Favourites of 2016



So 2016 has finally come to a close, and I'm going to be a whinger like the rest of the world and say I'm glad to see the back of it. But it's not been all bad, and at least there's been some good TV. Below is my year in Television, film and books - not always new things, sometimes just new discoveries.

TV:
 
Favourite new discoveries:

Black Mirror



My cousin has been telling me how good this is for ages, but somehow I only got round to watching it recently. There are three seasons so far (I've watched the first two Channel 4 series' and the first episode of the new Netflix season) but you can mix up the order because they're all stand-alones with totally different characters and worlds. Each story is set in a different, dystopian near-future, where people are causing problems, usually by misusing slightly scary everyday technology. My favourites so far are the episode where everyone wears play-back contacts in their eyes (which is clearly not good for your mental health when you suspect someone of cheating on you, as happens in the episode) and the one where ordinary people are living a slave like existence and their only way out is through reality TV. It's all very dark, and depressing and not my thing. But it's so good. Created by Charlie Brooker, some of the episodes are co-written with his wife Konnie Huq - who was one of my Blue Peter presenters. Who knew she had such a twisted mind!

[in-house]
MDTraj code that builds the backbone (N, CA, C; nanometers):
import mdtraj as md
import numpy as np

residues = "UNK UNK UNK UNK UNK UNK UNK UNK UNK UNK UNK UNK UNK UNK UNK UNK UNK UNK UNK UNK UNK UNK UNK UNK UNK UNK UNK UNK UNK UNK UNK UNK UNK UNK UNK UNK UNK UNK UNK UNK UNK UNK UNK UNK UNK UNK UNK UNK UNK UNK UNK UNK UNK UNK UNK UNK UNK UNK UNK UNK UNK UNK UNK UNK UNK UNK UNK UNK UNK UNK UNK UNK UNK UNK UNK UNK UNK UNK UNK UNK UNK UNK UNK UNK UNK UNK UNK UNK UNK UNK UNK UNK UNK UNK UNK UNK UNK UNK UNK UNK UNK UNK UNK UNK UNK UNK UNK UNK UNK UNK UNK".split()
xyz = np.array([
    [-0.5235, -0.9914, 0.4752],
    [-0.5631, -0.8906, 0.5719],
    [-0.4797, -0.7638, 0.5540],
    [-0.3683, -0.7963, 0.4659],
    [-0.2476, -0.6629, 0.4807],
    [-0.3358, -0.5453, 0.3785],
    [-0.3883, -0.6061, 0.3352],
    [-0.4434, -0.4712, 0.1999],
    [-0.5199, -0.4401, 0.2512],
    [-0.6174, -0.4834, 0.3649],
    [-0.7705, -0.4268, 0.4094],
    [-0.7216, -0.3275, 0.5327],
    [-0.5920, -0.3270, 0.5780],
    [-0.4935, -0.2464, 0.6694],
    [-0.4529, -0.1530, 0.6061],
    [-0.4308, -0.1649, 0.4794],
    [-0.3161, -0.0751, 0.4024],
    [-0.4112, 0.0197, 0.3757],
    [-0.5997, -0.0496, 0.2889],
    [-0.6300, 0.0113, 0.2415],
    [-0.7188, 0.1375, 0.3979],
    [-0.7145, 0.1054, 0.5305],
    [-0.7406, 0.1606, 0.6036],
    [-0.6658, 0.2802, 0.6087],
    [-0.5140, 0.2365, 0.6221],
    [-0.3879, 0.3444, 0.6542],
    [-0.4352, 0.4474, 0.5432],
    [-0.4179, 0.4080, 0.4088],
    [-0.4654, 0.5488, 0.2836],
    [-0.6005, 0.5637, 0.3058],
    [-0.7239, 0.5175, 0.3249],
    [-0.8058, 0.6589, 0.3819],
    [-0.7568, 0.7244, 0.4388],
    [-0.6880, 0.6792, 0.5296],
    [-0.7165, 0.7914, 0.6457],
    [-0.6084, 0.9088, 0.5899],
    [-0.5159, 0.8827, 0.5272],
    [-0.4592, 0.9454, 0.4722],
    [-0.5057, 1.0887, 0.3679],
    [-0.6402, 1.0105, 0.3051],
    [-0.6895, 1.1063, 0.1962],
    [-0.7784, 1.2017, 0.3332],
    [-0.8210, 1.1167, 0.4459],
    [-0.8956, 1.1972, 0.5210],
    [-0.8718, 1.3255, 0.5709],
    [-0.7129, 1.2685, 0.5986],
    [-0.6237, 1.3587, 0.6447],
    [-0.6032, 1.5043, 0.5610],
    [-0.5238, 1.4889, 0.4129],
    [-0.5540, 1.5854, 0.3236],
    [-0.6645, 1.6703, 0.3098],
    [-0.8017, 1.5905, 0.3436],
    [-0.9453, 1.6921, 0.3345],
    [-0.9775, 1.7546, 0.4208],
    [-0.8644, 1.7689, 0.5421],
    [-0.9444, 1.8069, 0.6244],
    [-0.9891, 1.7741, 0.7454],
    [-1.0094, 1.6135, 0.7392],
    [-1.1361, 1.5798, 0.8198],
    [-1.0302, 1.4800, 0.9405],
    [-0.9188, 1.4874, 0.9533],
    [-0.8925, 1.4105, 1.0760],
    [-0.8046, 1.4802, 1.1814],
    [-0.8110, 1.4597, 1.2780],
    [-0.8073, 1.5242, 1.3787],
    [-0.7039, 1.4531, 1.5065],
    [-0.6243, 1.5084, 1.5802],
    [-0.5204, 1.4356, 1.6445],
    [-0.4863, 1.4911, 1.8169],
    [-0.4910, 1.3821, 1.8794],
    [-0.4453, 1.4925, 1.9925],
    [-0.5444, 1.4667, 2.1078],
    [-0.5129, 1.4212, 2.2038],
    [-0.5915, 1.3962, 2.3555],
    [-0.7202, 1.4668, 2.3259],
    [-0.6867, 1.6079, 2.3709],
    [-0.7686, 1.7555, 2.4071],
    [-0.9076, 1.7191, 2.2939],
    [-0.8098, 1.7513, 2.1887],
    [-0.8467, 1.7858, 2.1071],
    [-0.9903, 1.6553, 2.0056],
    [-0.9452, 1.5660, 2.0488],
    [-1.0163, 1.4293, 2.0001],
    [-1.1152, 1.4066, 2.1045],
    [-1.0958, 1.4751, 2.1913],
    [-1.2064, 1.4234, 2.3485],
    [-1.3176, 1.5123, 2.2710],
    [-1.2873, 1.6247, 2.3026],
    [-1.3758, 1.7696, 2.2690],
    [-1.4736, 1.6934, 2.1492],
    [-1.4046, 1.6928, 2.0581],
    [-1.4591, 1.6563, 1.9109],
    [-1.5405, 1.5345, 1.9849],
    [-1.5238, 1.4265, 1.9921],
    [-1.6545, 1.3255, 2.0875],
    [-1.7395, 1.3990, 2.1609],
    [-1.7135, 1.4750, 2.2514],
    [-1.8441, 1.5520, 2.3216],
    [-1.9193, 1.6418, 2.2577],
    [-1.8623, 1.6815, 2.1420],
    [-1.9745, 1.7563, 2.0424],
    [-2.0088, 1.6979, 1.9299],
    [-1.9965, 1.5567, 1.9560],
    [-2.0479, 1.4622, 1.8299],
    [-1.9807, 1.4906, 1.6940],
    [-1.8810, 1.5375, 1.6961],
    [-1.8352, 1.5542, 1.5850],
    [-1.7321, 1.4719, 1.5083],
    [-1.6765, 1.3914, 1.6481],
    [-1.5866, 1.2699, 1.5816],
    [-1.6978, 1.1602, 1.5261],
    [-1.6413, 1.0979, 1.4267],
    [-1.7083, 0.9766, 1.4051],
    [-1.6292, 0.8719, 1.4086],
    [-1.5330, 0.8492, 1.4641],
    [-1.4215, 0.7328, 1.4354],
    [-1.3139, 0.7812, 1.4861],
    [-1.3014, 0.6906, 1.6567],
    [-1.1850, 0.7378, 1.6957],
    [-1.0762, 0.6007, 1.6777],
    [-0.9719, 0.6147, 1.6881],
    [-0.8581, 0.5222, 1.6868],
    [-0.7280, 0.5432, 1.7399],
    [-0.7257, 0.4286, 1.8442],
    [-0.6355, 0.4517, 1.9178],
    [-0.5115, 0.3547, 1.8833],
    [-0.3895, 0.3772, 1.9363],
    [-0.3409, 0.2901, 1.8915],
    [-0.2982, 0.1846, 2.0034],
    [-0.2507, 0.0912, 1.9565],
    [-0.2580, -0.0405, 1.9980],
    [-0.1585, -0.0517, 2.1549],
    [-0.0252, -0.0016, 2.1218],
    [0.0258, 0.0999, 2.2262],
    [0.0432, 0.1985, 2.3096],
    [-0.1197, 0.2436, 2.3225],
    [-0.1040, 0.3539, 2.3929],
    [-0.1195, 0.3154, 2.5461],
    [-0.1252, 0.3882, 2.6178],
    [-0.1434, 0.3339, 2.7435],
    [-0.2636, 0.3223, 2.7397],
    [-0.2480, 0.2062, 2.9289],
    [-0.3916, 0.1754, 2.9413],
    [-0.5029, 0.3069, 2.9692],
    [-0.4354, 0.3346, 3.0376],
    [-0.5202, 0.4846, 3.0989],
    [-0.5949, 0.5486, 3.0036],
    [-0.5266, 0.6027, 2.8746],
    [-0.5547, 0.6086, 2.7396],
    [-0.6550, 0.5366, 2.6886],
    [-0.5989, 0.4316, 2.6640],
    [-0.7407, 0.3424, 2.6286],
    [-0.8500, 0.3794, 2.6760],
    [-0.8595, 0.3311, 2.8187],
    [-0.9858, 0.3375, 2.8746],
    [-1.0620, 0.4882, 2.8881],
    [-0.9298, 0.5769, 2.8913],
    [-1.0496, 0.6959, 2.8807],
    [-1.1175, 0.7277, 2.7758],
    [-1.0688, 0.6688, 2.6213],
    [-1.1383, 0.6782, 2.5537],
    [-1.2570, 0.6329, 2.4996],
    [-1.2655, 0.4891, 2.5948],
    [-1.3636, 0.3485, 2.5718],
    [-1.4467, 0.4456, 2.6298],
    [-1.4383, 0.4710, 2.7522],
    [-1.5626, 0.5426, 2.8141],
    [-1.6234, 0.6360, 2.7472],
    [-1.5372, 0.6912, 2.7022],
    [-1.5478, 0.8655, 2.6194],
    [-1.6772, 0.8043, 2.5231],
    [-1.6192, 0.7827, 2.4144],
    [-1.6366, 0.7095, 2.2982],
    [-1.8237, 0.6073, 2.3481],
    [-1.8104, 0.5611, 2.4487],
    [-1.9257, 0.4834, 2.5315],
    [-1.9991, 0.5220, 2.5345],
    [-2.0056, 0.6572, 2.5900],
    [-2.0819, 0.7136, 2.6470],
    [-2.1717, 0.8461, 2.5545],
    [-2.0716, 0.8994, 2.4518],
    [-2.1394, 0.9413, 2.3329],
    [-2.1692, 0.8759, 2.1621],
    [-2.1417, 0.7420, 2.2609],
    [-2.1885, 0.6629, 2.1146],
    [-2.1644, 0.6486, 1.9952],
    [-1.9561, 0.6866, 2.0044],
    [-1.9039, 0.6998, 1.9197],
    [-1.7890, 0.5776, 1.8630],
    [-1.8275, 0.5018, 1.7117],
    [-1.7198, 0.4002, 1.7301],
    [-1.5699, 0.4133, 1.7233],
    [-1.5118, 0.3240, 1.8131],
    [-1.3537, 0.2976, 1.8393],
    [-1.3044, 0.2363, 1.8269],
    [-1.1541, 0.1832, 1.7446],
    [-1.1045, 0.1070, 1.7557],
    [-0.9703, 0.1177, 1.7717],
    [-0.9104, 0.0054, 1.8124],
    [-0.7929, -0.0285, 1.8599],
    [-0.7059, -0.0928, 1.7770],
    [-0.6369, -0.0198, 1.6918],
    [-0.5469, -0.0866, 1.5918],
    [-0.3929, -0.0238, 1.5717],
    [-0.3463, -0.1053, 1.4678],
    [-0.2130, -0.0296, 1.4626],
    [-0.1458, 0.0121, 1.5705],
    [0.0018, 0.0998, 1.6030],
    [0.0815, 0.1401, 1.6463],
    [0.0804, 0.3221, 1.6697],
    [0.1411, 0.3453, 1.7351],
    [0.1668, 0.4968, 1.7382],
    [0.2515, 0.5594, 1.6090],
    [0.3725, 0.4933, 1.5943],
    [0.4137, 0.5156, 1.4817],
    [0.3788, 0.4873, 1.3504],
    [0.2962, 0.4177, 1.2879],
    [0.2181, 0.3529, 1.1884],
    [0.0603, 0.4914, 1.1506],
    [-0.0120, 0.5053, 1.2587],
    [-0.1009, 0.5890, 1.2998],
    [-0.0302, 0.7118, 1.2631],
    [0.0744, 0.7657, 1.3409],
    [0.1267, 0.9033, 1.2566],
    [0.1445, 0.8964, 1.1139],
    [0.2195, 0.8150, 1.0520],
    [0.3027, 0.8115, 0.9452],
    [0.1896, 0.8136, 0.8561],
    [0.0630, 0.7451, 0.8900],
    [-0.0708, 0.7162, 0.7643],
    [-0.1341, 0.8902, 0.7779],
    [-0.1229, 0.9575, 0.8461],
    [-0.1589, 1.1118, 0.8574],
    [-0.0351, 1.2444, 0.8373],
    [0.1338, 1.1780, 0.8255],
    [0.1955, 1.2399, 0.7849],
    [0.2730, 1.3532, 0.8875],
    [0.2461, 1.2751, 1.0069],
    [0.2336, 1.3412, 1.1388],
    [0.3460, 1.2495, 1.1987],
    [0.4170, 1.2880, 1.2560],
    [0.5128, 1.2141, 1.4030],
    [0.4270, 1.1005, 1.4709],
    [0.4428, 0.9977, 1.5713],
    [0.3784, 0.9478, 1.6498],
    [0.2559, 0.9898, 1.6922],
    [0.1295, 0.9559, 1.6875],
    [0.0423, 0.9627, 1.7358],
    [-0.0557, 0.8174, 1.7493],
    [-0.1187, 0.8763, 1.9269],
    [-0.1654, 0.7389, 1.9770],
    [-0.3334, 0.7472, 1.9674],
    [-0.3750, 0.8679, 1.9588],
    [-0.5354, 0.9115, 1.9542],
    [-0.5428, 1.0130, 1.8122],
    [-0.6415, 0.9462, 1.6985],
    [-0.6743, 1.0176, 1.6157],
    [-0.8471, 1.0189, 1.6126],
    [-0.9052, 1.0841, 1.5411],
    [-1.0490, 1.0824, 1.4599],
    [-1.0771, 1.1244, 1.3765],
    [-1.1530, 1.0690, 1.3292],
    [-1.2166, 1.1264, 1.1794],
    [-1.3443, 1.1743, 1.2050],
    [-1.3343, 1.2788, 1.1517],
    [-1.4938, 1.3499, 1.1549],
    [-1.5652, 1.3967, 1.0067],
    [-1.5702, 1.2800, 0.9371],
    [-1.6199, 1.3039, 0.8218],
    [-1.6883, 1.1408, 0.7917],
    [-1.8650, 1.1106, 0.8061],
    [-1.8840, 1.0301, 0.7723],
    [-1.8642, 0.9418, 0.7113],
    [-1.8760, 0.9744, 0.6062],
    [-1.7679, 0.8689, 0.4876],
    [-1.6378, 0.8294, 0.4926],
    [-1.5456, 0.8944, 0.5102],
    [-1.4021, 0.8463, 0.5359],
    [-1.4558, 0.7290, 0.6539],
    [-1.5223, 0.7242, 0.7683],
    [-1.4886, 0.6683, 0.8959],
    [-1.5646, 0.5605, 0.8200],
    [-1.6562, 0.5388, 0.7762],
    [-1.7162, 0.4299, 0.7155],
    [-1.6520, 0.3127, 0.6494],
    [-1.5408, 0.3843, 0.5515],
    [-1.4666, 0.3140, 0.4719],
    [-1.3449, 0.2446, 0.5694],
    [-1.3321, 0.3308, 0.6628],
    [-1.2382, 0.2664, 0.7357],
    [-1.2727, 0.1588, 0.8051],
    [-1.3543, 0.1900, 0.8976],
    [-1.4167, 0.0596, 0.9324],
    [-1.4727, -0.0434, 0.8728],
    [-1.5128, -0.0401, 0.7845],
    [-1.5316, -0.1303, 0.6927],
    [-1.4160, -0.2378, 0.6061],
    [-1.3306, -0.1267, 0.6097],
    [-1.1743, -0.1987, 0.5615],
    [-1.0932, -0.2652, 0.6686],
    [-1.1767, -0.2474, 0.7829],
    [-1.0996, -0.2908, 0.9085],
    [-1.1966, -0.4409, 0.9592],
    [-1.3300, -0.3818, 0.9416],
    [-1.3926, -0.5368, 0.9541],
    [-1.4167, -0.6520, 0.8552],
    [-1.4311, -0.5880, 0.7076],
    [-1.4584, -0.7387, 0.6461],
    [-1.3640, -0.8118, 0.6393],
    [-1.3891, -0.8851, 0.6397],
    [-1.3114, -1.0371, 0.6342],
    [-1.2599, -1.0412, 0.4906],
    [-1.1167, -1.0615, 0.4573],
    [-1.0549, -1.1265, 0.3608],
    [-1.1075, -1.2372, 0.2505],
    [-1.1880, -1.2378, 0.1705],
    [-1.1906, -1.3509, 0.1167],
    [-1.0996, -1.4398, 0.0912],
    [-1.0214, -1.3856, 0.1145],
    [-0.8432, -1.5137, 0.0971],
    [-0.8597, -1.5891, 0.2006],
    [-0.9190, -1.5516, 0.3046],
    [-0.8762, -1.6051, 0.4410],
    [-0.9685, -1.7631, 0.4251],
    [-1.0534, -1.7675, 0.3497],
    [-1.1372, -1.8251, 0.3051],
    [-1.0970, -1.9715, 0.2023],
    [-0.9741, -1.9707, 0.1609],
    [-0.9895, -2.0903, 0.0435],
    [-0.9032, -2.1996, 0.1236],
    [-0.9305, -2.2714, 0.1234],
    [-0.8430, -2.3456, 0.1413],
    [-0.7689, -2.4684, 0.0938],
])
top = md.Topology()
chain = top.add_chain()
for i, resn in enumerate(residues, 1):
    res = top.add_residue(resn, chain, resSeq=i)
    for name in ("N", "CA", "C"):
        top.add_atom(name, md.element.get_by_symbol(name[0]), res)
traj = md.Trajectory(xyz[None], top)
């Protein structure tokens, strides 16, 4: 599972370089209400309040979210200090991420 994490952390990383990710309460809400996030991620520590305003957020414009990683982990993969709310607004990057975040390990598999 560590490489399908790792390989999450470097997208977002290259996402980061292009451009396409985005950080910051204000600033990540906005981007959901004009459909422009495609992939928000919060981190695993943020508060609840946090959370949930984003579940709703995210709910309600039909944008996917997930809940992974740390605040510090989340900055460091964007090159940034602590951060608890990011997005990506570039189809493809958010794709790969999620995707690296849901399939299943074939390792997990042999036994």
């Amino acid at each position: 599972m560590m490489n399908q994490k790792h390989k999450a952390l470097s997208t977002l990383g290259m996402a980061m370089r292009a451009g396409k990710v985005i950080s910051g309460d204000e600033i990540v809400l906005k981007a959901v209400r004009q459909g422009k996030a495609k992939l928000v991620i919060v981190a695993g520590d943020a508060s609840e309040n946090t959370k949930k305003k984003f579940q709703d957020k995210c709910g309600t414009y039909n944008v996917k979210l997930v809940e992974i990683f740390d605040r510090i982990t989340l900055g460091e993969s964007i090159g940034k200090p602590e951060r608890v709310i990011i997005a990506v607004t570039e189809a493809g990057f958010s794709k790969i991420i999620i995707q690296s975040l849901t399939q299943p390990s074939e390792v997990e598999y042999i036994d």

Happy Valley



Usually you only have to say 'police drama' to me and my brain switches off. Action and detectives, grim, gritty reality, all are a no-go with me. But screenwriter Sally Wainwright is a bit of a genius really so I had to watch this much recommended series. It's really great, edge of your seat stuff and probably the best thing I watched this year. It's the story of sergeant Catherine Cartwright, an ordinary policewoman who becomes involved when a local girl is abducted by the man who raped and murdered her own teenage daughter. It sounds grim, and it is, but the characters are real and likeable and there's a lot of everyday humour in there, as well as a gripping plot and fantastic acting throughout. Plus I love the theme song. Definitely worth a watch.

(I also really enjoyed To Walk Invisible, a one-off biopic of the Brontes, which was also written by Sally Wainwright and shown on BBC this week - it's still probably on iplayer.)




Favourite thing I watched this year:
 
Game of Thrones, Series 6

Season 5 was a bit rubbish in comparison to the rest, but this year really stepped things up a notch. That battle in episode 9 - seriously edge of my seat the whole way through. People were actually leaving the room because of all the tension. This not-actually-knowing whether your favourite characters are going to live or die stuff is great. TV should try it more often.


 
 
Film:
 
Favourite new discovery:
 
The Commitments